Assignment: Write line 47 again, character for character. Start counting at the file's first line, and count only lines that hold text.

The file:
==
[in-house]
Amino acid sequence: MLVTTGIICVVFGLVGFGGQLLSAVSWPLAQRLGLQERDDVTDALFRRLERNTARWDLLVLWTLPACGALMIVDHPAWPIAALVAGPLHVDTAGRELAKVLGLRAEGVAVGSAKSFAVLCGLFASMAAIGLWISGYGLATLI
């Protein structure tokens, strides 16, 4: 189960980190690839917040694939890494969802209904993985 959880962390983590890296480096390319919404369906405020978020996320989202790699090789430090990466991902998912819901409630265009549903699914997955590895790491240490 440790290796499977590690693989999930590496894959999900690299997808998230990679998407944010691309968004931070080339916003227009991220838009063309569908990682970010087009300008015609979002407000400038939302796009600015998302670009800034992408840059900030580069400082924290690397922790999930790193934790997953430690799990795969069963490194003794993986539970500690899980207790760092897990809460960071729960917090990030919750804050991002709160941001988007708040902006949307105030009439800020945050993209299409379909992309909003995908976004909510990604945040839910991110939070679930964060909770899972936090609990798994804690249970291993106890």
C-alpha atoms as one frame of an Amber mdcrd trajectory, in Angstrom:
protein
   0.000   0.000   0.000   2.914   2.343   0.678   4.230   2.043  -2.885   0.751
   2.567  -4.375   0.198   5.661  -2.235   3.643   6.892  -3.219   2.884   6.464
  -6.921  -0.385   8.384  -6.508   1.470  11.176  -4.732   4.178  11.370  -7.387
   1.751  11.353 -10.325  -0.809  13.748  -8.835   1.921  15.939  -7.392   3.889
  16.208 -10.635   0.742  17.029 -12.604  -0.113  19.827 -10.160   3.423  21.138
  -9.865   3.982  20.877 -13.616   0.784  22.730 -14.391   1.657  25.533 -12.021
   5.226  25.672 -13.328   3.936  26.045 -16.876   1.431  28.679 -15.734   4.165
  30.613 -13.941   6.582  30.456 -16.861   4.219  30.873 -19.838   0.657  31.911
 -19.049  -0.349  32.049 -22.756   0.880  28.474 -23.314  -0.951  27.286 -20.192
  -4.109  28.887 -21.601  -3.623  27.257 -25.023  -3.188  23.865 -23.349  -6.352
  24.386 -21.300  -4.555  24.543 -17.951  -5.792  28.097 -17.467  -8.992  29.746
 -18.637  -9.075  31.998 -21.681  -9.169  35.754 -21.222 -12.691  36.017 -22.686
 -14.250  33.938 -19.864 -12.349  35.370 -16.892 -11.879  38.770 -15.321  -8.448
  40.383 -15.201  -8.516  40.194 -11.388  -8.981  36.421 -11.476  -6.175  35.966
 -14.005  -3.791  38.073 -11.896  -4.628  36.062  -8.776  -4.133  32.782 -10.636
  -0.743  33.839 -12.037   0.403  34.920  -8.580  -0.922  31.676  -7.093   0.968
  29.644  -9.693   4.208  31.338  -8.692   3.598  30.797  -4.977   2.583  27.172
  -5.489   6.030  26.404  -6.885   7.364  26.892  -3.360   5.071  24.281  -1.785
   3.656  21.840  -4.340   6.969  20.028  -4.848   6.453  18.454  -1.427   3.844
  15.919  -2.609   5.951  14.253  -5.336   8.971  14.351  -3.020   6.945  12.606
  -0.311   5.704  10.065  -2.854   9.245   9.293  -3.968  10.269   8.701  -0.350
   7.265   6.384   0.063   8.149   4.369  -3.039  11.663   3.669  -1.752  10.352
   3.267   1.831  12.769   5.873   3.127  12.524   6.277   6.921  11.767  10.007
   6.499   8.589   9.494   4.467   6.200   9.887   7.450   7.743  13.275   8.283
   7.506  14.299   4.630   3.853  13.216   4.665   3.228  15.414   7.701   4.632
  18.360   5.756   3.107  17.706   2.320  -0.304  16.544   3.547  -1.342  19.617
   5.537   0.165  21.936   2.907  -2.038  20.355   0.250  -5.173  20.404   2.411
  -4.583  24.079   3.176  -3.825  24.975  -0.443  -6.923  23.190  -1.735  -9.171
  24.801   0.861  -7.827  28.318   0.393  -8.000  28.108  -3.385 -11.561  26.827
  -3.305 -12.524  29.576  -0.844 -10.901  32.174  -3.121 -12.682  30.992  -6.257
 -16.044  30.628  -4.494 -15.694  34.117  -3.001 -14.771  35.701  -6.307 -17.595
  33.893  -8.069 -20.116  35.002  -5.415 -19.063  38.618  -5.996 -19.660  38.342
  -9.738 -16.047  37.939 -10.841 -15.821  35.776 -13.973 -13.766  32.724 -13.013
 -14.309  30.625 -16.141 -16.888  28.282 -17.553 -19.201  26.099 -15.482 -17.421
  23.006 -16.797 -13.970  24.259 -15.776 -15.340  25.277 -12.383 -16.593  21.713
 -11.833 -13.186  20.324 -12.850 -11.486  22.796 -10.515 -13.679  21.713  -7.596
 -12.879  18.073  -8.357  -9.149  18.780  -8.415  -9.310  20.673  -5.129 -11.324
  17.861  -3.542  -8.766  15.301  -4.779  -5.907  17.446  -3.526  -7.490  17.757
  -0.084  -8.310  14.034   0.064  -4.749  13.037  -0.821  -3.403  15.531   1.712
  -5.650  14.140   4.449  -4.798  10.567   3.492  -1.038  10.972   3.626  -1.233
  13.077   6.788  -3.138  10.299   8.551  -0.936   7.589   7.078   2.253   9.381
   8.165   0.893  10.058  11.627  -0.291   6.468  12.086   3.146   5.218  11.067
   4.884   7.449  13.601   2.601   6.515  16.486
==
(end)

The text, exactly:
   8.165   0.893  10.058  11.627  -0.291   6.468  12.086   3.146   5.218  11.067